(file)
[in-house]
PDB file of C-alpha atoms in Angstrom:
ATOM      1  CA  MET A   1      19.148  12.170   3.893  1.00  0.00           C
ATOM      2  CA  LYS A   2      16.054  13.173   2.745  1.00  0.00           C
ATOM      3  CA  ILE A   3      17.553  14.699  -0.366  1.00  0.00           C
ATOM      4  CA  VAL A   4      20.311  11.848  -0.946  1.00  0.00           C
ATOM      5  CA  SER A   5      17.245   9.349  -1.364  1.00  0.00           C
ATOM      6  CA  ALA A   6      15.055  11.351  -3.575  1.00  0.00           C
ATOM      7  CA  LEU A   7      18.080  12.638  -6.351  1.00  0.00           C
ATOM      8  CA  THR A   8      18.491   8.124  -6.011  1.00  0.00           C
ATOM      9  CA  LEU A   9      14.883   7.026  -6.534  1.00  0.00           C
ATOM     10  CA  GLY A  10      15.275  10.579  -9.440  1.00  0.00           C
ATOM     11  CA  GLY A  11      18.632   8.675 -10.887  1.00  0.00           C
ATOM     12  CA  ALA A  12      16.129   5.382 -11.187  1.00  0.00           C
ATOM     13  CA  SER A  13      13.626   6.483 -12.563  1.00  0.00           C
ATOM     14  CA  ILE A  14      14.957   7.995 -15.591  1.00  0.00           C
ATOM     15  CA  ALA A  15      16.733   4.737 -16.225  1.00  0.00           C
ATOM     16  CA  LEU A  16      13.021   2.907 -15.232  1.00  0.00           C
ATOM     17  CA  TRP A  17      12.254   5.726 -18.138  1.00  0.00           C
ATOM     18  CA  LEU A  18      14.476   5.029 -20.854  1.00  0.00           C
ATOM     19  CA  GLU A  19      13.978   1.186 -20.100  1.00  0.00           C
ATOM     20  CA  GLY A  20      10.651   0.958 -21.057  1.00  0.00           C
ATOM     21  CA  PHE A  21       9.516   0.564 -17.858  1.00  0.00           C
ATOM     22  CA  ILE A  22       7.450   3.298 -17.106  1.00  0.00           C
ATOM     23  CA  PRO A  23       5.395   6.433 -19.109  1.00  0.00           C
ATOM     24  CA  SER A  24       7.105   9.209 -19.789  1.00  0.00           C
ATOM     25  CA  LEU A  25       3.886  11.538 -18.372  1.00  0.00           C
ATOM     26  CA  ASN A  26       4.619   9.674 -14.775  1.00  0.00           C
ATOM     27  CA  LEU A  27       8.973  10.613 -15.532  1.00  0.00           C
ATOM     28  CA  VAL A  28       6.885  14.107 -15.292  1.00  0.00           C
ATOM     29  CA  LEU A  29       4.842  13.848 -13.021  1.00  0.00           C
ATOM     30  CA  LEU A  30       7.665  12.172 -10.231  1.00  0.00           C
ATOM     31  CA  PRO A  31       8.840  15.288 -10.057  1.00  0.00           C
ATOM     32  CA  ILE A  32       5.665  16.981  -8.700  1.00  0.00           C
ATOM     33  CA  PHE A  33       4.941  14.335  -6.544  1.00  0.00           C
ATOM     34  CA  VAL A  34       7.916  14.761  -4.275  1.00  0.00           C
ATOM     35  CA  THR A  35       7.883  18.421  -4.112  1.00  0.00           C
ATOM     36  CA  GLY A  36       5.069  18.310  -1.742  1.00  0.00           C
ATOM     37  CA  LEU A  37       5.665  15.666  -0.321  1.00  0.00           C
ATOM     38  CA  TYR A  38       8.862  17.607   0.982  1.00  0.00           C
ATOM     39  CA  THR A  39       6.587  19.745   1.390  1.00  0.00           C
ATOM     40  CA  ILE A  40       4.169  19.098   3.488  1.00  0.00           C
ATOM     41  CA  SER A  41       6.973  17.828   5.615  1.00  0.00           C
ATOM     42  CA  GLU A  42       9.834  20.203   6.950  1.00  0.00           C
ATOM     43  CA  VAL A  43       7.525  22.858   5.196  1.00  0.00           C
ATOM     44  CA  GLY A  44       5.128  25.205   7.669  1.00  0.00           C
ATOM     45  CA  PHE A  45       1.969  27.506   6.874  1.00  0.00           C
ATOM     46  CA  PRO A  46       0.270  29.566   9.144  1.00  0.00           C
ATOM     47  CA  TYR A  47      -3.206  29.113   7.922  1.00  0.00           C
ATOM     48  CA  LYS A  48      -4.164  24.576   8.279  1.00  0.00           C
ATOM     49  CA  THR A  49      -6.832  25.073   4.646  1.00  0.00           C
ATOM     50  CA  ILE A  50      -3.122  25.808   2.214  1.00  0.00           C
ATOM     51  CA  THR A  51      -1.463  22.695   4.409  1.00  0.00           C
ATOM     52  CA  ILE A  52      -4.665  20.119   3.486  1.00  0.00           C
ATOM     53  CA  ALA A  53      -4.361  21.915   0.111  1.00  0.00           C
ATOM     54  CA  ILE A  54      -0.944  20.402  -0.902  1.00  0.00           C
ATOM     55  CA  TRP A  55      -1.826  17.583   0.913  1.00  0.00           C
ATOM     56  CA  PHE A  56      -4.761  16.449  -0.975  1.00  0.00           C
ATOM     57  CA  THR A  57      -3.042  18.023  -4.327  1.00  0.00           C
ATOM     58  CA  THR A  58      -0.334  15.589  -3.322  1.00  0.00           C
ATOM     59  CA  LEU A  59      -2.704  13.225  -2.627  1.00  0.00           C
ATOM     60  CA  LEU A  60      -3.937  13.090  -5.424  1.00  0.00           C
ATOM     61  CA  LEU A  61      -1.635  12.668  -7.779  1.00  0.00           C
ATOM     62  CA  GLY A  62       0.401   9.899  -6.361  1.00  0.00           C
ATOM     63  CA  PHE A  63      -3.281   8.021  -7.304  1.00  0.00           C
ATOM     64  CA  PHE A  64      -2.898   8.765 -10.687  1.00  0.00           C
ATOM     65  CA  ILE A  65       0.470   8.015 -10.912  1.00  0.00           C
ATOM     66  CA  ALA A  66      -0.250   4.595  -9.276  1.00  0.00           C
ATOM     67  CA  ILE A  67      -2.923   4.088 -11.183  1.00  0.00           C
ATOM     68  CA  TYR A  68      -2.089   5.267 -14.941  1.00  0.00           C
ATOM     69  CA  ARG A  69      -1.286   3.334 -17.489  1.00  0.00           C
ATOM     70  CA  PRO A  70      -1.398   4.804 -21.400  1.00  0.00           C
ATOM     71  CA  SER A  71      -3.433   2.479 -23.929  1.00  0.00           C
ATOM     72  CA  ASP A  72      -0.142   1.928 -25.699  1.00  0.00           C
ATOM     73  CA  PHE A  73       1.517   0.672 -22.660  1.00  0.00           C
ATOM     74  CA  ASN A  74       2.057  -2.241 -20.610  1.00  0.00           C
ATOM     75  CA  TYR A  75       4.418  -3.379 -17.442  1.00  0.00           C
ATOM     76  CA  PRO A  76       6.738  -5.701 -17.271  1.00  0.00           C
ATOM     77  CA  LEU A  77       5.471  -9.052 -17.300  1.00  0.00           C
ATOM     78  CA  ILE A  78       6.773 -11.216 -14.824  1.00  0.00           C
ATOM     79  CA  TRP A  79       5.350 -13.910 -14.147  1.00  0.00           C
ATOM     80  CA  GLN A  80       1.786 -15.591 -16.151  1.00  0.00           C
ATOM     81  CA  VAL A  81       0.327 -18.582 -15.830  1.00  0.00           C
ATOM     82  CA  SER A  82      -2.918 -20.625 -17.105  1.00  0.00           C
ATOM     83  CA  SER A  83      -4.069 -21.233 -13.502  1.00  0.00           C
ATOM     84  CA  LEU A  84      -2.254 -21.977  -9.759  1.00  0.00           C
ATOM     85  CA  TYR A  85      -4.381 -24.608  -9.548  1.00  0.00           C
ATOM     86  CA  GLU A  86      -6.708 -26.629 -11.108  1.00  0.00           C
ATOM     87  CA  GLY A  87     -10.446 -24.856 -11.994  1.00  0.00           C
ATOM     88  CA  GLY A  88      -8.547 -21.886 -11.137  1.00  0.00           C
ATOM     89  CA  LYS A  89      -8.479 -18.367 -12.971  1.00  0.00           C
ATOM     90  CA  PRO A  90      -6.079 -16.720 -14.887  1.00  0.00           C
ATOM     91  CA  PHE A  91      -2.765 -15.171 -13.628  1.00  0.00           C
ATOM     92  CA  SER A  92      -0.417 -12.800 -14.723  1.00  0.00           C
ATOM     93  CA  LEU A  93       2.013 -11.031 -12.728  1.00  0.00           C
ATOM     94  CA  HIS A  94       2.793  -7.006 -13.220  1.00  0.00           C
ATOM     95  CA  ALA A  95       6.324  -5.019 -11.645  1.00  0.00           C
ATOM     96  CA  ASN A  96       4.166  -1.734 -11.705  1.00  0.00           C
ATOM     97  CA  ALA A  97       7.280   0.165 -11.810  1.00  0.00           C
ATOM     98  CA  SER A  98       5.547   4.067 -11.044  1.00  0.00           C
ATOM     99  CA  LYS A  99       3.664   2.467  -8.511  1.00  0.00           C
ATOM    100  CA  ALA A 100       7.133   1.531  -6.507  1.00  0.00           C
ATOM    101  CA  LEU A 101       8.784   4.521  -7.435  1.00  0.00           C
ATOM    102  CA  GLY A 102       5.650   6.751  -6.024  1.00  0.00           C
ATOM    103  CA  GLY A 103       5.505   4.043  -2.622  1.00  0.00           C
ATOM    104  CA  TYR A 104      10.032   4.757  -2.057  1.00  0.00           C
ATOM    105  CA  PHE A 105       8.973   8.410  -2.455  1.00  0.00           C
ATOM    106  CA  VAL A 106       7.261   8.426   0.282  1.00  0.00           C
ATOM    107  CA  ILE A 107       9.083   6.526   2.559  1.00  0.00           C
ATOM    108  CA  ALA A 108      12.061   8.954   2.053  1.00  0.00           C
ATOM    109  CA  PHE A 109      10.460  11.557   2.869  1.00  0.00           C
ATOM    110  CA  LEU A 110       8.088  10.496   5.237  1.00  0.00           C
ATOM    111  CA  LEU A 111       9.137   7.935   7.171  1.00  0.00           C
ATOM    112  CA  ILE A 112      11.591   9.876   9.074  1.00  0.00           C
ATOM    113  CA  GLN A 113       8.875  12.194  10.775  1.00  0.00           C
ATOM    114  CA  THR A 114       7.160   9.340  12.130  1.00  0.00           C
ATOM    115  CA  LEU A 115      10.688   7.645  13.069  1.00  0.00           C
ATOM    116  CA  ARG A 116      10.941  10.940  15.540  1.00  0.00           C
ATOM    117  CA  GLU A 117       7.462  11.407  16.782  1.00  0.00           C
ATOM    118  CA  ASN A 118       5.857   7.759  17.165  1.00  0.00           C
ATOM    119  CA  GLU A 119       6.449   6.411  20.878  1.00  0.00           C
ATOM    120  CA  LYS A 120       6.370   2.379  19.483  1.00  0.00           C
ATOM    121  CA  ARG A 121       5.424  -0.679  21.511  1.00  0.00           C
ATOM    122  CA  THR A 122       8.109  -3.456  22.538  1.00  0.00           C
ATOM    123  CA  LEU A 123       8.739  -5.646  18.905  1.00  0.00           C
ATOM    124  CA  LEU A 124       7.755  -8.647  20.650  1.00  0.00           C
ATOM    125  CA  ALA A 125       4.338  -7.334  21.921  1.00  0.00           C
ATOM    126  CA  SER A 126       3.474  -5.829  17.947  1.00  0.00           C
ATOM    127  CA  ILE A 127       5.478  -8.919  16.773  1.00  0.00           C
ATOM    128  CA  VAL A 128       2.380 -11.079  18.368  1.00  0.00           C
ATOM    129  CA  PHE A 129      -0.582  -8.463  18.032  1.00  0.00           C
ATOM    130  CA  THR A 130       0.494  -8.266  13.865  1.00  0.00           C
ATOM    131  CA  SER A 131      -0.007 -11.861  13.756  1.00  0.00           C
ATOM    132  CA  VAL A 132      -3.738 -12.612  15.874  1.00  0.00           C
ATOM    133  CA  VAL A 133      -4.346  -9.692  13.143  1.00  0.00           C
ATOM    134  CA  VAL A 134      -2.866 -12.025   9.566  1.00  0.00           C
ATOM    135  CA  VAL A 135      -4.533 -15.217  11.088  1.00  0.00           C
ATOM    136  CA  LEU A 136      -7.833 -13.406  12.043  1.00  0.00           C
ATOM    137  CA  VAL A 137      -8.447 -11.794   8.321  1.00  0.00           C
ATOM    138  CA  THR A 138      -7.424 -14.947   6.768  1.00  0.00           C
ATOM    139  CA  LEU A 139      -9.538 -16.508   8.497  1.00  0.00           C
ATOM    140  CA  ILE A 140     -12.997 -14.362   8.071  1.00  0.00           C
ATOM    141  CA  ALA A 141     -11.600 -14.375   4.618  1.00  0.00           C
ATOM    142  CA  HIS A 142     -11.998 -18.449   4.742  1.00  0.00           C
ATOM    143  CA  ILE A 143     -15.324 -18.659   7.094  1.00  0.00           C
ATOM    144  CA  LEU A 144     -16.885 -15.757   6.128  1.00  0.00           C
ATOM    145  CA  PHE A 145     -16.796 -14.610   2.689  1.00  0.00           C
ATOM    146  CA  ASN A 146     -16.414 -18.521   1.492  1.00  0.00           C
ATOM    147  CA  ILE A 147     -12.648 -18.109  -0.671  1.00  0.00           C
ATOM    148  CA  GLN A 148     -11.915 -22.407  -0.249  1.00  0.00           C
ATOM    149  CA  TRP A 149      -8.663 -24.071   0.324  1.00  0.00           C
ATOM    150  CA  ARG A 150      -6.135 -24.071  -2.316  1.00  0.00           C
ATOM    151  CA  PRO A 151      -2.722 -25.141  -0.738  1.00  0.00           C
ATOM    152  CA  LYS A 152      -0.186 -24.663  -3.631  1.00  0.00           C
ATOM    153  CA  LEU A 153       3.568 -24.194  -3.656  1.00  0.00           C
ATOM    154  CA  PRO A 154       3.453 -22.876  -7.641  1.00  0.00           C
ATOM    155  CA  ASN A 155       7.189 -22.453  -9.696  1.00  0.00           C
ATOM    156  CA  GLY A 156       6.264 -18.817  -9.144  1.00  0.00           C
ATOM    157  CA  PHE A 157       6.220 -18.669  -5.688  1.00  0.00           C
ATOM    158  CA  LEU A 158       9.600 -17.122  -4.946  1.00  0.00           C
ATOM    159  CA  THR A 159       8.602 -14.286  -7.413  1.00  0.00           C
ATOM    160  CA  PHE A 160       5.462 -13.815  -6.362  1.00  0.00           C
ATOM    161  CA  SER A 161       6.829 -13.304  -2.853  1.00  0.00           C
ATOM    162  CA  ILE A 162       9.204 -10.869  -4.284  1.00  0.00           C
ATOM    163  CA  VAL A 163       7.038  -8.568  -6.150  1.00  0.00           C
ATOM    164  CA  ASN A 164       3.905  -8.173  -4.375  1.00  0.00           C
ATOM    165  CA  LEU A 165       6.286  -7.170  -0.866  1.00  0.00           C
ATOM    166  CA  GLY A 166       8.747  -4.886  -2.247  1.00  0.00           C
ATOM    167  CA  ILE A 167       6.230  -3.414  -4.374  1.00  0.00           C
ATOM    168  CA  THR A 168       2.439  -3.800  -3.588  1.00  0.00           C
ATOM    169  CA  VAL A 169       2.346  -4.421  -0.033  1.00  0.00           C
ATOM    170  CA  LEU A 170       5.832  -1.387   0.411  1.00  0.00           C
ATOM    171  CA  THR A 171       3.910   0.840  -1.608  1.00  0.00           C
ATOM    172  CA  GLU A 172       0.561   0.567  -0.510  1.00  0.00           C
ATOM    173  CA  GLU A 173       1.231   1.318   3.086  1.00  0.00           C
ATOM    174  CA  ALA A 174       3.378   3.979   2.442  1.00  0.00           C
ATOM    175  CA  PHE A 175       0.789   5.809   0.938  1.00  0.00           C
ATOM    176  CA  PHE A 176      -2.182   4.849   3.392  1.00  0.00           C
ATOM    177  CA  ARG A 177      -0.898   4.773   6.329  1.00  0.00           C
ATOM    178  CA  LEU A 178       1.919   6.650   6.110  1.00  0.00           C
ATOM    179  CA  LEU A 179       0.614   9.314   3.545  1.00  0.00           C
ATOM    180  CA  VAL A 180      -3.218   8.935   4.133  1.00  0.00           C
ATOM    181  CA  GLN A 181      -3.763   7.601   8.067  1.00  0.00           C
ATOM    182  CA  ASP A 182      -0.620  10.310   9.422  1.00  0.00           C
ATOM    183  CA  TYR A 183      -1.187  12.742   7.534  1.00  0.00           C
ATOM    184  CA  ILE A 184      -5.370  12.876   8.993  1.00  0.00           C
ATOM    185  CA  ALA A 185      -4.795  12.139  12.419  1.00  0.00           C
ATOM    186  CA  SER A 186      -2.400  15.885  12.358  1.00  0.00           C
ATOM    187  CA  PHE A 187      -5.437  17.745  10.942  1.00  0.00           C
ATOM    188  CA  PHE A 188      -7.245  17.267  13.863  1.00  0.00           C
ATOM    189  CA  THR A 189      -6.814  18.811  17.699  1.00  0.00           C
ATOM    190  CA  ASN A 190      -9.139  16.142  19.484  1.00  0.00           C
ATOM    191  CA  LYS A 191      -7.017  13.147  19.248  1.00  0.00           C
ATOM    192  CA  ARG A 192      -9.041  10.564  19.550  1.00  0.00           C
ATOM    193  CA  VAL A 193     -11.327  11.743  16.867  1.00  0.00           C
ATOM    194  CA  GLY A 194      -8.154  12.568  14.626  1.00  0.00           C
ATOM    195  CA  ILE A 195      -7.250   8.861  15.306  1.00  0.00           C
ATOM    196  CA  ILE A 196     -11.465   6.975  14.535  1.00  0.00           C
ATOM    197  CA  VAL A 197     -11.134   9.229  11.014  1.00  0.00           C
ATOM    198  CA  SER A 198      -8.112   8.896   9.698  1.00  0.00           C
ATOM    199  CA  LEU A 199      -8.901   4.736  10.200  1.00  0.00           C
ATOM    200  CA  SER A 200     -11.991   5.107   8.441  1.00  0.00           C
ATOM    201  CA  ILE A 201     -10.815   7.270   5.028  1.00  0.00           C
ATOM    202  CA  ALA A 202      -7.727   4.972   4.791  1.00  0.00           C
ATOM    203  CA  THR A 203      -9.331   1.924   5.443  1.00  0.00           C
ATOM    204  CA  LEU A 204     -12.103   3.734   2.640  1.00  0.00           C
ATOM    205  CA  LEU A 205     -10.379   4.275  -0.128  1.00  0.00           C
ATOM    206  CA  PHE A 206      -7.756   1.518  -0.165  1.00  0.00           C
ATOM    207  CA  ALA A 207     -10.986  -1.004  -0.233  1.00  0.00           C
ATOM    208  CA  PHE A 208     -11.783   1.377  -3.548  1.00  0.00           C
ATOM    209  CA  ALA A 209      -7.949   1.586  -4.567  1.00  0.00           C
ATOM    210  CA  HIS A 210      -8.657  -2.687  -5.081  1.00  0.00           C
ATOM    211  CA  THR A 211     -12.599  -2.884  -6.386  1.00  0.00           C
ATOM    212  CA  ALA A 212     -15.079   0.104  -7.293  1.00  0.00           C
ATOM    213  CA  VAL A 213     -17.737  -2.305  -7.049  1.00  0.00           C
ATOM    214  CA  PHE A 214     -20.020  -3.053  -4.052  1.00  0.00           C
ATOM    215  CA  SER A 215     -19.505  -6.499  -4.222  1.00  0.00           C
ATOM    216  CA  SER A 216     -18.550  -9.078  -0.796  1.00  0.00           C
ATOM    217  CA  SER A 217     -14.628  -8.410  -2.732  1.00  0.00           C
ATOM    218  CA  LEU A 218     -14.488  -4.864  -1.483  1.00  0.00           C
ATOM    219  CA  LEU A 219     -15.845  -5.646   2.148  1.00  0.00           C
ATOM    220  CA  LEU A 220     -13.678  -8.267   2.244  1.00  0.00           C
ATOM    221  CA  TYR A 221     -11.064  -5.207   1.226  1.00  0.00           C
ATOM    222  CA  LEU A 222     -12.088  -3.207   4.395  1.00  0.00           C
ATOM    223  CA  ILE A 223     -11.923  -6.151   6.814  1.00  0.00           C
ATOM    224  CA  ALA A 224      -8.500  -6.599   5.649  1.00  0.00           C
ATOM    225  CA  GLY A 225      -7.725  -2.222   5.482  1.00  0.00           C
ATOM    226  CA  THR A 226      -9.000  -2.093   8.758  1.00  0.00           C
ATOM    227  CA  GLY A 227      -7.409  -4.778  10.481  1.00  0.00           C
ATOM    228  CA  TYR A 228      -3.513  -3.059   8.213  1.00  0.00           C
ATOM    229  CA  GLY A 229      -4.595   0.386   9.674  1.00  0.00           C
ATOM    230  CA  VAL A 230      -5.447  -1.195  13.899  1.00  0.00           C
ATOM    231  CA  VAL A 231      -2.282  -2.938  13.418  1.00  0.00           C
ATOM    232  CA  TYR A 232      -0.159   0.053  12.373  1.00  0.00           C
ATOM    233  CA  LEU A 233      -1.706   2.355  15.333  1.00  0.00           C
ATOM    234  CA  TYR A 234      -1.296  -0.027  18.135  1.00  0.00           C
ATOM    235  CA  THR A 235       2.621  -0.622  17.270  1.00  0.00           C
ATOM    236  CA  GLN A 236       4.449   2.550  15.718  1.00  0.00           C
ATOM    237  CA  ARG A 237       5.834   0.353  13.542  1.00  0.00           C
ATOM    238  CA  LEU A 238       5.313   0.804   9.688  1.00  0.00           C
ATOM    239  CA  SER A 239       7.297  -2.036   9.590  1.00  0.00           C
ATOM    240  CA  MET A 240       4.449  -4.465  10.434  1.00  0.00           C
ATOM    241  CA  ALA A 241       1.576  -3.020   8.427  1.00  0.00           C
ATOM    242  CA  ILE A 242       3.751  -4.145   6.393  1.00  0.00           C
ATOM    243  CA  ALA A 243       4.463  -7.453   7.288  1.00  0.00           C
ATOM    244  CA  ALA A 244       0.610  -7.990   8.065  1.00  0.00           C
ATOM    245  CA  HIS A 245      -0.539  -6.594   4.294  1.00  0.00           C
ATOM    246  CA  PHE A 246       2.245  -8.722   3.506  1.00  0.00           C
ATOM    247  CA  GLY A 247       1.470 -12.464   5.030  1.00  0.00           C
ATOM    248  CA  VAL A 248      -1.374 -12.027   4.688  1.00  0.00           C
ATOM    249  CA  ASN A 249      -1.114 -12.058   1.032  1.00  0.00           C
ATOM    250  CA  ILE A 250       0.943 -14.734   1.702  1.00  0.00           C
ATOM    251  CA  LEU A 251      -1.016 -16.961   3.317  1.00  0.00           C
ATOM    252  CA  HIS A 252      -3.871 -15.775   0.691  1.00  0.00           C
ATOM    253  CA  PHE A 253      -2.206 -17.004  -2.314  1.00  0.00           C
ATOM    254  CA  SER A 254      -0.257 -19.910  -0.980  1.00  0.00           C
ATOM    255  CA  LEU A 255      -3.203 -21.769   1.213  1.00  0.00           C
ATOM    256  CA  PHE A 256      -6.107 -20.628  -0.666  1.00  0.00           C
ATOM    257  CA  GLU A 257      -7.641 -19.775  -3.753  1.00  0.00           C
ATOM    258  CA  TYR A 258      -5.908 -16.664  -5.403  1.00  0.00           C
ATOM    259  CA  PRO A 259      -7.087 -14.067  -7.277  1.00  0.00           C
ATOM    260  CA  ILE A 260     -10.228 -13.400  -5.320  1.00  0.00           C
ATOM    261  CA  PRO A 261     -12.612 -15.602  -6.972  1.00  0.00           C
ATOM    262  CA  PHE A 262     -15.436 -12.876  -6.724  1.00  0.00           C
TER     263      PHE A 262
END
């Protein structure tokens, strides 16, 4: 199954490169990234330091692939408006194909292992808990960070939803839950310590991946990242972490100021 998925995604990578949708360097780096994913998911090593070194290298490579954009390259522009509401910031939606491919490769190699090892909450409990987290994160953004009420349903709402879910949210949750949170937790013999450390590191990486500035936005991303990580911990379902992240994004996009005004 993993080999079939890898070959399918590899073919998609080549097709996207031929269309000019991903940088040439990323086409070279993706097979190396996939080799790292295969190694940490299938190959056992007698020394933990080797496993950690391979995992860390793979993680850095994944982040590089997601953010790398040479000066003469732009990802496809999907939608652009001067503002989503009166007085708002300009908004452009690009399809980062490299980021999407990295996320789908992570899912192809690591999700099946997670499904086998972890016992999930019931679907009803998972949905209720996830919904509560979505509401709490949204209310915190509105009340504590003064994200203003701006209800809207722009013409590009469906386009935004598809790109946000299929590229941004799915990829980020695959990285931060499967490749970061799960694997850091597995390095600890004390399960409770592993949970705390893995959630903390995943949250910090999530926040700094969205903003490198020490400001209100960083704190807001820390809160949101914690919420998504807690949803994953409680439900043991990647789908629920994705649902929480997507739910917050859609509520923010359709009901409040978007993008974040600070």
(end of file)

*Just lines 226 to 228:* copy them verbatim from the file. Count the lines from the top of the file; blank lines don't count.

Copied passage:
ATOM    224  CA  ALA A 224      -8.500  -6.599   5.649  1.00  0.00           C
ATOM    225  CA  GLY A 225      -7.725  -2.222   5.482  1.00  0.00           C
ATOM    226  CA  THR A 226      -9.000  -2.093   8.758  1.00  0.00           C